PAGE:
Seperating the agronomic effects of burning and biomass removal in a typical slash and burn rotation system in Southern Cameroon
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Norgrove, L., Nkem, J.N. & Hauser, S. (2003). Separating the agronomic effects of burning and biomass removal in a typical slash and burn rotation system in Southern Cameroon. Biological Agriculture & Horticulture, 21(4), 367-381.
Permanent link to cite or share this item: http://hdl.handle.net/10568/96366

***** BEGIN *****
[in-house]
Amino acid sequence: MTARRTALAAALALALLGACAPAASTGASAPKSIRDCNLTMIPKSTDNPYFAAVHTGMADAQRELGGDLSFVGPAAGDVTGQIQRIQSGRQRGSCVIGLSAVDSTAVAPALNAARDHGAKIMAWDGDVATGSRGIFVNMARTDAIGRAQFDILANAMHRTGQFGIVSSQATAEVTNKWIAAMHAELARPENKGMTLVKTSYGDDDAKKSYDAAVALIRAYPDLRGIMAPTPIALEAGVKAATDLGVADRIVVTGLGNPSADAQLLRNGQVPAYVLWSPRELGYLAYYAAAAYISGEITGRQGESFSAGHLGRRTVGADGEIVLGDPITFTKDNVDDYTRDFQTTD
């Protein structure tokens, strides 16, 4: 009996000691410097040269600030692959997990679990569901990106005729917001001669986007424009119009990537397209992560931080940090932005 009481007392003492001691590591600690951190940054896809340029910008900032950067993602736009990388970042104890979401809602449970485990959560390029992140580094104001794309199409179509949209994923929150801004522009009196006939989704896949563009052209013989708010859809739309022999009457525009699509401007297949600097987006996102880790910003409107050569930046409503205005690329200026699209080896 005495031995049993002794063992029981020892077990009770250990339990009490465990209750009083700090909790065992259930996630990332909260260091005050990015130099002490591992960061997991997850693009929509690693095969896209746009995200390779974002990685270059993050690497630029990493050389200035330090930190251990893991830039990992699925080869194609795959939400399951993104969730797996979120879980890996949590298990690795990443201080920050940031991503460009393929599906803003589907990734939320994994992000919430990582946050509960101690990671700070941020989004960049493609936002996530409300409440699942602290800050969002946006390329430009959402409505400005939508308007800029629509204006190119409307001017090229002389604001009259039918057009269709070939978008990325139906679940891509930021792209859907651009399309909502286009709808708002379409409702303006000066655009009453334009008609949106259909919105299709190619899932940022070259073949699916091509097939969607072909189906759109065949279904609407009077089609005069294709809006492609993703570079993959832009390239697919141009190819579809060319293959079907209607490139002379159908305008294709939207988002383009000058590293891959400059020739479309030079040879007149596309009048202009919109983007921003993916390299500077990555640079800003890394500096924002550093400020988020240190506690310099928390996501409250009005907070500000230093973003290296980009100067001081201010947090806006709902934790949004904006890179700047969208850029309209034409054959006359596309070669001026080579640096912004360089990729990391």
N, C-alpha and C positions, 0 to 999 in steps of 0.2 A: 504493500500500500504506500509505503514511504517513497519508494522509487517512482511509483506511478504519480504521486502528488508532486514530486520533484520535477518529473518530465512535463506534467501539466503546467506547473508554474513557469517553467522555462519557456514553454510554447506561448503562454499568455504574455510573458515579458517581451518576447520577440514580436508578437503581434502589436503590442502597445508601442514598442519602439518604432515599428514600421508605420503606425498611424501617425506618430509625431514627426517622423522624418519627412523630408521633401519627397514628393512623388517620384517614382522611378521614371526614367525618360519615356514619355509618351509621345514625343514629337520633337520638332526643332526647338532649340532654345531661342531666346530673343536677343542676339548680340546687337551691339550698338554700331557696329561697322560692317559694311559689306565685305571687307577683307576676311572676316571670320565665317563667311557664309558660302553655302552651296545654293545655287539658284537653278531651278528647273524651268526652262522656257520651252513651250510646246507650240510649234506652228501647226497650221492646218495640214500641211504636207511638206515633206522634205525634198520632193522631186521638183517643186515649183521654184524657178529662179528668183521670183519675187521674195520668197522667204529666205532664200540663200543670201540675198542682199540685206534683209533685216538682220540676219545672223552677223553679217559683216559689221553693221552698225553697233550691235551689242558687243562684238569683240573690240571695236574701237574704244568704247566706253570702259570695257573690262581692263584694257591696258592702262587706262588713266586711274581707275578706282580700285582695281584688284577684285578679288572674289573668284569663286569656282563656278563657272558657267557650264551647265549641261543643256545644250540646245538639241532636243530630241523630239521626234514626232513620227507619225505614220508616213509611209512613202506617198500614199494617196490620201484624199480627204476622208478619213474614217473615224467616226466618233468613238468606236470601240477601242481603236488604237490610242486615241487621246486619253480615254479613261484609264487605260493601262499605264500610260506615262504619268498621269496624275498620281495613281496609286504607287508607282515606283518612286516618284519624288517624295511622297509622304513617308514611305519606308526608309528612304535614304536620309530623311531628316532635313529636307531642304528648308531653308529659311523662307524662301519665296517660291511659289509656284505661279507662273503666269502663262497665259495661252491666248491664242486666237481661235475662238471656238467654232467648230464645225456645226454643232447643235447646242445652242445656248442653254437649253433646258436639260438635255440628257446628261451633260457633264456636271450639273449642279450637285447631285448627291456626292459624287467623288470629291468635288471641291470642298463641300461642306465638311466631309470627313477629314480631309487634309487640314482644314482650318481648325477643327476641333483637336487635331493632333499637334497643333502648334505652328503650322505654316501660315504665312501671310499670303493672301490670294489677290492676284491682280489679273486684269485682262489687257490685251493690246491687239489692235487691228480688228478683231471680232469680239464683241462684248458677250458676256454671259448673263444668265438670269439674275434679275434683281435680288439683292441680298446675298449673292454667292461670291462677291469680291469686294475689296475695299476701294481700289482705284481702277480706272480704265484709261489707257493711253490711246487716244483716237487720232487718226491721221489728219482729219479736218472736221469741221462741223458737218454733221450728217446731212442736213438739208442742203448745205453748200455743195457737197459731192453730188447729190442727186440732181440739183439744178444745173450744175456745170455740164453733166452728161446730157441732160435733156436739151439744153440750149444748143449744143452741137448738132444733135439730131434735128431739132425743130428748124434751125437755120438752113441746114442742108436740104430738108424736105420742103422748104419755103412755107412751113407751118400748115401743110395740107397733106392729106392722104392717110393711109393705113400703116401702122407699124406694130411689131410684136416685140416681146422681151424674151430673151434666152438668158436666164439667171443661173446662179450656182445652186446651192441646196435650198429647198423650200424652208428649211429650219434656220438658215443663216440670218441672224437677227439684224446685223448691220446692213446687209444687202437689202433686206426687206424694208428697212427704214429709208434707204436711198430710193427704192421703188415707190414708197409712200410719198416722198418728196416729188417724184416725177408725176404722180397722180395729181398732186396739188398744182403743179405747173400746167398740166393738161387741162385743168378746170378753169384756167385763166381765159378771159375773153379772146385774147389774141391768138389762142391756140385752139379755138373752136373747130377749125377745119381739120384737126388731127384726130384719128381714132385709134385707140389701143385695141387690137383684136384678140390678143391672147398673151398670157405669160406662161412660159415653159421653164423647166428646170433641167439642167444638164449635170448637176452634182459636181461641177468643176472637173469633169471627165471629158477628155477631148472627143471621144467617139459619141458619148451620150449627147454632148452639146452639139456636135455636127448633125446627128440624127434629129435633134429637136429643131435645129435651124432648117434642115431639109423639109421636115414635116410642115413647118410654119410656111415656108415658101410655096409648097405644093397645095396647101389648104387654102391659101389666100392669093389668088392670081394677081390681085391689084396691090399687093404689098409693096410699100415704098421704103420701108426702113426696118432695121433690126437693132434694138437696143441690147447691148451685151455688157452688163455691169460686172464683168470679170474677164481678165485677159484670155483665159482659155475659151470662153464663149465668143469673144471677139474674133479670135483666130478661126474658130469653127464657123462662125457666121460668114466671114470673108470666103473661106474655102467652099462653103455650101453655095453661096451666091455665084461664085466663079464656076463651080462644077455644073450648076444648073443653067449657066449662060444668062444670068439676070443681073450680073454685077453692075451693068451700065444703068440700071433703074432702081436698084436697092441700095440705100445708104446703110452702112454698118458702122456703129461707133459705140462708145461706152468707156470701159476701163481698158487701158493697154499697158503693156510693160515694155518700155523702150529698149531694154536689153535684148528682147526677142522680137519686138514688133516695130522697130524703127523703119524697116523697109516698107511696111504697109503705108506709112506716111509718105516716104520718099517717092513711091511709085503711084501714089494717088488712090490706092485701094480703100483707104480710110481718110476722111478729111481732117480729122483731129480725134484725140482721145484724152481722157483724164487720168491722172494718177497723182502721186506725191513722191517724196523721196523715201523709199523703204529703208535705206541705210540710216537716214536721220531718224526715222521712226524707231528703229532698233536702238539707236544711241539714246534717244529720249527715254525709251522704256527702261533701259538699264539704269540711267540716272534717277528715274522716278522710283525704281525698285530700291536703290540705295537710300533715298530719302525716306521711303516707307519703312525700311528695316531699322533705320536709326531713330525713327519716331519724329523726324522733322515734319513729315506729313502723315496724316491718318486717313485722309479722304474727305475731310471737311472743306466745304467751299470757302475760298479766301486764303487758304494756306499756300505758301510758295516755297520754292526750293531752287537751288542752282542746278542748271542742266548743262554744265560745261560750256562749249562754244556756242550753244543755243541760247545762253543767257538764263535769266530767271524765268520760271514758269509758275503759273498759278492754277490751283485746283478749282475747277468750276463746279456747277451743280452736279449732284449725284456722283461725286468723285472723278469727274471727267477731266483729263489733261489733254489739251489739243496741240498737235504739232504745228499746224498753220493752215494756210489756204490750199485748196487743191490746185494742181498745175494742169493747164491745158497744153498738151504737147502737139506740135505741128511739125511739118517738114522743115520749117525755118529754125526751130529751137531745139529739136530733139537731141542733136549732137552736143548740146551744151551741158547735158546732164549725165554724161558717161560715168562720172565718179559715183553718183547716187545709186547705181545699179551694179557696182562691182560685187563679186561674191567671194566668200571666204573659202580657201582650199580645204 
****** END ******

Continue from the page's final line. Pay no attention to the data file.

Little research on slash and burn systems has investigated whether effects of burning are due to the fire per se or to the removal of biomass from the soil surface. In this experiment, the aim was to assess the effects of burning versus no burning and mulching versus no mulching on maize yields, chlorophyll levels, nutrient uptake and soil properties in a short fallow ‘no external input’ system in two consecutive cropping seasons on an ultisol in southern Cameroon. In the second maize cropping season, treatments were not re-imposed so any effects would be residual. In the first cropping season, when mulch was retained, grain dry mass was 2.79 Mg ha-1, more than the 1.41 Mg ha-1 obtained without mulch. Soil bulk density was higher in non-mulched than in mulched treatments and both grain yield and maize aboveground biomass were strongly (both r2 = 0.50) and negatively associated with soil bulk density. Under such short fallow conditions, farmers should be encouraged to mulch rather than burn residues when cropping maize, as this leads to higher yields within the usual time frame of the cropping cycle.
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